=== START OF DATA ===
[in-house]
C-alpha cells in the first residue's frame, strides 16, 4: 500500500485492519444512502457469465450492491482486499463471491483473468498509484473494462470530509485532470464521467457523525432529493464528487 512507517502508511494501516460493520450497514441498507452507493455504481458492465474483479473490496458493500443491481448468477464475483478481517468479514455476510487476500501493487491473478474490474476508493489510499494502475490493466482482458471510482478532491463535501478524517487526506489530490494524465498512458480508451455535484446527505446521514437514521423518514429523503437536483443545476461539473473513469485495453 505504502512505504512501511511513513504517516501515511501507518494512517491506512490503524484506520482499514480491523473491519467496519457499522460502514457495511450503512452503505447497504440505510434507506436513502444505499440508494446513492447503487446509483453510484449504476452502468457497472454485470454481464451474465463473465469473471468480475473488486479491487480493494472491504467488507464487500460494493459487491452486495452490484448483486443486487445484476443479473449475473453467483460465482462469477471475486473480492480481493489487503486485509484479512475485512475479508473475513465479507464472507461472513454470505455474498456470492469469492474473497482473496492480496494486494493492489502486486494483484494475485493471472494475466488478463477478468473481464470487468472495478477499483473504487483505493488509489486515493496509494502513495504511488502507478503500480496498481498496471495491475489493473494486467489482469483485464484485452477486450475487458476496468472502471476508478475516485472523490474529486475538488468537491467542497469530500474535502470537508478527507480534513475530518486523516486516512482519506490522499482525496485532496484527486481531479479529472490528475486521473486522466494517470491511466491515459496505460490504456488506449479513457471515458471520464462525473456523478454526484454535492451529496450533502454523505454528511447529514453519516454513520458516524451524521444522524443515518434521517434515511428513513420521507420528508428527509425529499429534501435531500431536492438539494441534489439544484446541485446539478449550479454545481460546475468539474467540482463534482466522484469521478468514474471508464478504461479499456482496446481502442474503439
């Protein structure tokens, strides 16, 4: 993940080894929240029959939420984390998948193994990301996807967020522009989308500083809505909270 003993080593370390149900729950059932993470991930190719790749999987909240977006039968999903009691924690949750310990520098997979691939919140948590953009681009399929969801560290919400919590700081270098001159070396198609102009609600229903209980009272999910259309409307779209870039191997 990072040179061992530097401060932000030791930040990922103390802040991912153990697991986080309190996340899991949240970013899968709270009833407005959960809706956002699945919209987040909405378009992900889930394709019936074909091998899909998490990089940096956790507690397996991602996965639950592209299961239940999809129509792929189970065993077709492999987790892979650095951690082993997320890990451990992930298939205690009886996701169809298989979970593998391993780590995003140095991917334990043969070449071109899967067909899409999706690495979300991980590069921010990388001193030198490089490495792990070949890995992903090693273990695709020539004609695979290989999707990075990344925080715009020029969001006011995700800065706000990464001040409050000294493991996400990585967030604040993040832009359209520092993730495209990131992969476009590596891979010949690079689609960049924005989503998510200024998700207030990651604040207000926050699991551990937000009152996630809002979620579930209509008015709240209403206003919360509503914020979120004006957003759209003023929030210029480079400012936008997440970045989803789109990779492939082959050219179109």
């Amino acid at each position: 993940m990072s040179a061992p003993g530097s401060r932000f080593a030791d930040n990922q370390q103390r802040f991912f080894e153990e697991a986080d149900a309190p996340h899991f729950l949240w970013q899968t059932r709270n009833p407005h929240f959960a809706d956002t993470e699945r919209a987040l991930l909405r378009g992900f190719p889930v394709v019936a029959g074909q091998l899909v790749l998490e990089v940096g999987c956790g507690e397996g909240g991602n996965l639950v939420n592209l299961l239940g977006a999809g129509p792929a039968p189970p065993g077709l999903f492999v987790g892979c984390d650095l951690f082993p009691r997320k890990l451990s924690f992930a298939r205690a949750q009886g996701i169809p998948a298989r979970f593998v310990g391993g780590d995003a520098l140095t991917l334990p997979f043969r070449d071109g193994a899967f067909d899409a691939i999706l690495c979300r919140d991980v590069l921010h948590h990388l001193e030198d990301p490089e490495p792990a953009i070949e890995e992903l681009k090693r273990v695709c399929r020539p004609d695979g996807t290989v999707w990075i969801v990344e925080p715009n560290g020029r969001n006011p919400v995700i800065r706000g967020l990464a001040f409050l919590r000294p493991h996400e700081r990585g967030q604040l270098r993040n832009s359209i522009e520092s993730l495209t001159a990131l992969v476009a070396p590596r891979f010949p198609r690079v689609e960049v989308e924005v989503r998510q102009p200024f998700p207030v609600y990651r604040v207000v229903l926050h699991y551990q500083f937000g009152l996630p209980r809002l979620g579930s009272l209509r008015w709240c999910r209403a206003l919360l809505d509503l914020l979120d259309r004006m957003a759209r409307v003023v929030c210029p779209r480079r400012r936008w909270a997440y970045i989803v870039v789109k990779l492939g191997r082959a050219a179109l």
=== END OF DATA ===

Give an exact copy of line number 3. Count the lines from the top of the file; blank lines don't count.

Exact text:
């Protein structure tokens, strides 16, 4: 993940080894929240029959939420984390998948193994990301996807967020522009989308500083809505909270 003993080593370390149900729950059932993470991930190719790749999987909240977006039968999903009691924690949750310990520098997979691939919140948590953009681009399929969801560290919400919590700081270098001159070396198609102009609600229903209980009272999910259309409307779209870039191997 990072040179061992530097401060932000030791930040990922103390802040991912153990697991986080309190996340899991949240970013899968709270009833407005959960809706956002699945919209987040909405378009992900889930394709019936074909091998899909998490990089940096956790507690397996991602996965639950592209299961239940999809129509792929189970065993077709492999987790892979650095951690082993997320890990451990992930298939205690009886996701169809298989979970593998391993780590995003140095991917334990043969070449071109899967067909899409999706690495979300991980590069921010990388001193030198490089490495792990070949890995992903090693273990695709020539004609695979290989999707990075990344925080715009020029969001006011995700800065706000990464001040409050000294493991996400990585967030604040993040832009359209520092993730495209990131992969476009590596891979010949690079689609960049924005989503998510200024998700207030990651604040207000926050699991551990937000009152996630809002979620579930209509008015709240209403206003919360509503914020979120004006957003759209003023929030210029480079400012936008997440970045989803789109990779492939082959050219179109």